The Railway Children
Grand Theatre, Blackpool
Set in 1905, this musical adaptation of The Railway Children has all the charm of Edith Nesbitt’s classic story.
It follows three children – Bobbie, Peter and Phyllis – who move with their mother from London to a house near the railway in the Yorkshire countryside after their father is wrongly accused of being a spy and imprisoned.
Adapted by Stephen Kingsbury and Ben Sleep and performed by theatre company Talking Scarlet, the production packs in a lot – showing the children’s relationship with comical station worker Mr Perks, the Old Gentleman who regularly catches the 9.15am train, a Russian exile who they care for, and Jim, the grandson of the Old Gentleman who they help after finding him injured in a tunnel.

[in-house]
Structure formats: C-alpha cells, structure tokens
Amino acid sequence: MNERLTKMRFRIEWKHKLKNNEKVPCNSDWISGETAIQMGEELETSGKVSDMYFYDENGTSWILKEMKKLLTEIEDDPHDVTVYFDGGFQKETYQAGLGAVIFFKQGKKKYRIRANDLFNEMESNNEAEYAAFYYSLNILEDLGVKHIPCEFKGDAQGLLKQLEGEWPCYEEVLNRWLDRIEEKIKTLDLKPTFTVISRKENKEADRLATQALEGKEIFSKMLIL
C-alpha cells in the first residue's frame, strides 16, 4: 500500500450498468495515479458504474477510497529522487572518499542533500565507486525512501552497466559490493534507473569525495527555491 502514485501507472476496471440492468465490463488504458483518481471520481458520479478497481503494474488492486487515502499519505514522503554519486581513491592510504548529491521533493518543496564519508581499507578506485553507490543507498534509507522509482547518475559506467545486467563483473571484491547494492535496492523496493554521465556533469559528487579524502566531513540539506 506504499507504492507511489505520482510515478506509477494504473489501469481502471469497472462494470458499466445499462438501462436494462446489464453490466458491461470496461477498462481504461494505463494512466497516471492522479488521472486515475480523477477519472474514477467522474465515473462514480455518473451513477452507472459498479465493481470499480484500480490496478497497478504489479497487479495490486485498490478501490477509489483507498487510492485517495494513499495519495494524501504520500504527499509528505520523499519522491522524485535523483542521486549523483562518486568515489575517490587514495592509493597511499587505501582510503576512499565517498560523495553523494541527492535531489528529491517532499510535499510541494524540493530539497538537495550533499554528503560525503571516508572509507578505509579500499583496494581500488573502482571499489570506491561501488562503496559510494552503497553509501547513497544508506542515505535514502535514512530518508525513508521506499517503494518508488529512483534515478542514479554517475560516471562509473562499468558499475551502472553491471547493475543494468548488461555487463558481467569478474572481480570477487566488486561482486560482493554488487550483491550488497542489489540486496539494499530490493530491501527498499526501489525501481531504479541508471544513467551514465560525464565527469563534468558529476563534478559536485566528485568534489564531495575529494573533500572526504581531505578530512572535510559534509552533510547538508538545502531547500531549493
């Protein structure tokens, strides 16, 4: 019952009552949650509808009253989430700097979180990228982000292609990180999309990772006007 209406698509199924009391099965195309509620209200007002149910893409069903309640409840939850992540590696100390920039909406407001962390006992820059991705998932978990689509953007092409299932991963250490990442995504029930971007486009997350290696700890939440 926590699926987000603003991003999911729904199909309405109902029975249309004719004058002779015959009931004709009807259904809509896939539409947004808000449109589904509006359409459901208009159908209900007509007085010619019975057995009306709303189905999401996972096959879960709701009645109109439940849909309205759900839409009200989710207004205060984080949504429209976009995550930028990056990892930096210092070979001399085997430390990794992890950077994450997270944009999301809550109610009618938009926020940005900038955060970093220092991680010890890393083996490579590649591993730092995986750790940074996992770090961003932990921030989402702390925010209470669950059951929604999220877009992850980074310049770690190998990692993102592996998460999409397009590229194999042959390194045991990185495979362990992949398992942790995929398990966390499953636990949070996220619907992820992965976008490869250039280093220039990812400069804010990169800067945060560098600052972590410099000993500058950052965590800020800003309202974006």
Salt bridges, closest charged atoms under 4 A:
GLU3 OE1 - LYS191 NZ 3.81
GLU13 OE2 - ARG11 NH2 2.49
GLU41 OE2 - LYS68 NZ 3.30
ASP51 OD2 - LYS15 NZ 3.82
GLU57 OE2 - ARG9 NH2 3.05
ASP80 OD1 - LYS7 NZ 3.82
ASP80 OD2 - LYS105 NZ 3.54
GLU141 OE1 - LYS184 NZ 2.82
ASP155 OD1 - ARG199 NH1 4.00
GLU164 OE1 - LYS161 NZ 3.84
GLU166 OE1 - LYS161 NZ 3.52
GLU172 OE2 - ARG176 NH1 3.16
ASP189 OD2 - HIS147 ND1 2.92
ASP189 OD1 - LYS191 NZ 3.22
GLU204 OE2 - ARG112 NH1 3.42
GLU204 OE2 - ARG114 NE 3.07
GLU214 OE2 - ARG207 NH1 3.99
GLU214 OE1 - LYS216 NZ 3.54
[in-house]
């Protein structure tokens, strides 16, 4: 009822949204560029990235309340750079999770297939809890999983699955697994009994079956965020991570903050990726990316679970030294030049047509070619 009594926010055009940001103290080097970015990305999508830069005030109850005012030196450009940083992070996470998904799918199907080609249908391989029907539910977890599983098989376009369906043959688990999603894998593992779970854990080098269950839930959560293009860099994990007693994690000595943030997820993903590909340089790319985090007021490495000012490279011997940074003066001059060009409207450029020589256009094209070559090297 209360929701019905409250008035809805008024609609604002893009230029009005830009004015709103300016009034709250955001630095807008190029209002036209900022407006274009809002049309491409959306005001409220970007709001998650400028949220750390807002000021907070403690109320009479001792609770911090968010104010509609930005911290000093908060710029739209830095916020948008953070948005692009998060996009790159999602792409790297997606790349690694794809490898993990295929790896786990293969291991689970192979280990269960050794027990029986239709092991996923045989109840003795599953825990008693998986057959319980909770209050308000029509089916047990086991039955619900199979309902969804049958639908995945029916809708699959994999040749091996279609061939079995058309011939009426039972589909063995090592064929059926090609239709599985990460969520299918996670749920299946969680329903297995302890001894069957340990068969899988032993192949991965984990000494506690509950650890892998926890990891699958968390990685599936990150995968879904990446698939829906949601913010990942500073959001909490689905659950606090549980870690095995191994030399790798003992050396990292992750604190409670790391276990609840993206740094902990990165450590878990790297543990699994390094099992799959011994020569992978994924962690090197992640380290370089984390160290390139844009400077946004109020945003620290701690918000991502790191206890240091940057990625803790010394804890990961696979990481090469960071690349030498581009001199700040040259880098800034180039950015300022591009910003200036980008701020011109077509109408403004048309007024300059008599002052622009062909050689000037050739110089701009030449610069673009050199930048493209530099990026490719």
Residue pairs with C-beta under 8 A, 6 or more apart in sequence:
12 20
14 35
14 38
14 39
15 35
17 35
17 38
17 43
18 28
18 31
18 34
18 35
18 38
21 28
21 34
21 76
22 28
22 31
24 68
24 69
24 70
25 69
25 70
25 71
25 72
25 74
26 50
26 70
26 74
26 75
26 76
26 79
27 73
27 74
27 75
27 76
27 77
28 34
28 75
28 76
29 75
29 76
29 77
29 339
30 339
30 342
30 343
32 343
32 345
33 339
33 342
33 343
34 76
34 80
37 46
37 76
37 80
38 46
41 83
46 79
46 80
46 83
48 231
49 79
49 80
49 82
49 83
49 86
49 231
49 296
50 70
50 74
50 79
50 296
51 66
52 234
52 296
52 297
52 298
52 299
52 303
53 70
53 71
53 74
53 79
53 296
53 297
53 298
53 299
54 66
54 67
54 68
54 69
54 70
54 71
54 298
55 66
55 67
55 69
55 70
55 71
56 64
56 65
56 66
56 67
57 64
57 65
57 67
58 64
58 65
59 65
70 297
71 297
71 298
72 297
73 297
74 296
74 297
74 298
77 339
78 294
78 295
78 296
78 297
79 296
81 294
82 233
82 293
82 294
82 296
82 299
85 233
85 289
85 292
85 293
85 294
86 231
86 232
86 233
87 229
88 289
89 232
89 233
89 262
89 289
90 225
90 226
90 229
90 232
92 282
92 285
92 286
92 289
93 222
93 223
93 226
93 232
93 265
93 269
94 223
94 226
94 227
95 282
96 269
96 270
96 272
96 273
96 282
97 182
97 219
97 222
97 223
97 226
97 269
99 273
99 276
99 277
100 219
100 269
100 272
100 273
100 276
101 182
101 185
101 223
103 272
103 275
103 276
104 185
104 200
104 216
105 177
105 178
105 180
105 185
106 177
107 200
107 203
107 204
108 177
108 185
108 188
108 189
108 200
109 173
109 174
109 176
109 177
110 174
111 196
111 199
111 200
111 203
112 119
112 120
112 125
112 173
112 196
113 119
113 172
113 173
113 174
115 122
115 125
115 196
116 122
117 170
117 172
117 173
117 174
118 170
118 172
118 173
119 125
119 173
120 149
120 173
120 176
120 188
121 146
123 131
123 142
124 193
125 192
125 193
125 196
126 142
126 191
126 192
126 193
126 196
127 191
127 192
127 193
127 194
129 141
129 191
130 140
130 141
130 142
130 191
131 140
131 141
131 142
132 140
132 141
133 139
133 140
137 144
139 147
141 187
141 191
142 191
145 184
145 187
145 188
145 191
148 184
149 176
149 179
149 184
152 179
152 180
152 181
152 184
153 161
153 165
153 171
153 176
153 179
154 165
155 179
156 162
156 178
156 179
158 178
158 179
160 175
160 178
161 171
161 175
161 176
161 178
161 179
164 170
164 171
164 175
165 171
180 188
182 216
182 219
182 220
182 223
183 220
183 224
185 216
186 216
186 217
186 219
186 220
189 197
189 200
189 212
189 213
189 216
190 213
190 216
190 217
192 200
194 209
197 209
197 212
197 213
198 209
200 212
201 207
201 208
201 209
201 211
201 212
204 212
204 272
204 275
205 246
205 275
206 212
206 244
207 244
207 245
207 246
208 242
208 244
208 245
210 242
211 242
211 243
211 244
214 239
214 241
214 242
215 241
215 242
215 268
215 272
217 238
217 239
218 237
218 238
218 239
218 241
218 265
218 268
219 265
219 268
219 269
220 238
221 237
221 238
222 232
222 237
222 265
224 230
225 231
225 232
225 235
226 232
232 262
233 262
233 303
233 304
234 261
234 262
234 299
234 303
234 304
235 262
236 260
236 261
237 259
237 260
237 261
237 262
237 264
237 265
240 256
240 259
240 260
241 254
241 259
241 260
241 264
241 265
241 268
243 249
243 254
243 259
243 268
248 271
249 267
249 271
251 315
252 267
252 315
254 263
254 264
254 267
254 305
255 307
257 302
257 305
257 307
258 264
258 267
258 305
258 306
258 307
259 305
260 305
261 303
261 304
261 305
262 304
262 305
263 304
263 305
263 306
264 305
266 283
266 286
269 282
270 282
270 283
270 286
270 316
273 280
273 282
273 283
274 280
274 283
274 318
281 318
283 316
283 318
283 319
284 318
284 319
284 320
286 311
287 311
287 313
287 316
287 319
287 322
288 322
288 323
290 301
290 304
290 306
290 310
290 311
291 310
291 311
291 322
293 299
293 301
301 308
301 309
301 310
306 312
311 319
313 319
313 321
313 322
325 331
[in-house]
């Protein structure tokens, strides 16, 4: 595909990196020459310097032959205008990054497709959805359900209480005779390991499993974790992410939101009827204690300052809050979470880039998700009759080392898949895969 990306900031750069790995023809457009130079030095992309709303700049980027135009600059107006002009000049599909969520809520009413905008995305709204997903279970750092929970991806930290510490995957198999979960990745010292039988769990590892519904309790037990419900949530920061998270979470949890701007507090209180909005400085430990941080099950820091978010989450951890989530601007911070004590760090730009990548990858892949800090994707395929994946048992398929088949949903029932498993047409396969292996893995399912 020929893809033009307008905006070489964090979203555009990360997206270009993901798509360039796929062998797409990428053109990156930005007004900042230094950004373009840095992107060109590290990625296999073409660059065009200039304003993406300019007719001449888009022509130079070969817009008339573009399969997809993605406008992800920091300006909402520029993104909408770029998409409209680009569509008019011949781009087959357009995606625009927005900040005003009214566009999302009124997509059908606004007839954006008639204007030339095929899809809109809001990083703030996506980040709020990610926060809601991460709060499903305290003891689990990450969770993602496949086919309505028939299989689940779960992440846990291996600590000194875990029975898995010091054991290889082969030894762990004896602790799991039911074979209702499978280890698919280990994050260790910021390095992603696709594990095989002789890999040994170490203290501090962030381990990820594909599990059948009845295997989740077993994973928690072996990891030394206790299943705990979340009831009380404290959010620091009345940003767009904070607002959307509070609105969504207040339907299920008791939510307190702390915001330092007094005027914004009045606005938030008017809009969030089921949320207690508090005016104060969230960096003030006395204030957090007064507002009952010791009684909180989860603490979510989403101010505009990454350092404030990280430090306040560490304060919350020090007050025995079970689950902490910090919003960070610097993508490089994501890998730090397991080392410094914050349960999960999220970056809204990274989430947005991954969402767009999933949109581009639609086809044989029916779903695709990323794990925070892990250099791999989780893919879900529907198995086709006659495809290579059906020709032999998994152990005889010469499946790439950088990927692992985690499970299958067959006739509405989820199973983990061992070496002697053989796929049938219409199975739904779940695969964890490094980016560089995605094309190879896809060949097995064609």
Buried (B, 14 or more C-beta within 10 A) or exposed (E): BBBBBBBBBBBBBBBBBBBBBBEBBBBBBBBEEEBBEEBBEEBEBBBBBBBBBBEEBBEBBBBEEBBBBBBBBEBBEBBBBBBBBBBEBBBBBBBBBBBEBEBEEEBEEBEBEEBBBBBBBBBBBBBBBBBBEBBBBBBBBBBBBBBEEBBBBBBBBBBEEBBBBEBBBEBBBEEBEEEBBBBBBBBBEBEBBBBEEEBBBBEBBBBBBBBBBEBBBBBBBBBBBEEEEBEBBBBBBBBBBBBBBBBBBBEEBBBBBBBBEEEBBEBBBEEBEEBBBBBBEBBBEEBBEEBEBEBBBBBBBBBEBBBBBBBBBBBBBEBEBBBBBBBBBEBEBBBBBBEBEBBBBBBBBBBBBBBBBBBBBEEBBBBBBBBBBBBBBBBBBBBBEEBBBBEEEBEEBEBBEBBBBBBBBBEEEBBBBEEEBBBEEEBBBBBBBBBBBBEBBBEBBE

Complex themes of class, espionage, family, compassion and bravery are dealt with brilliantly in some heartwarming songs which give younger members of the audience chance to understand what life was like more than 100 yeas ago.
It’s just a pity the staging isn’t as complex – the rear projection is far too simple.
And, while Simon Turner does an admirable job, it’s far from convincing to see an adult who passed puberty some years before larking about on stage in his role of the young boy, Peter.
However, Sophie Holt gives a beautiful portrayal of a wise head on young shoulders as Bobbie; Mr Perks’ humour is played wonderfully by Harry Hart and Carly Day is brilliant as the mischievous young Phyllis.
The hard-working cast is the real credit to this family production.
Runs until Saturday.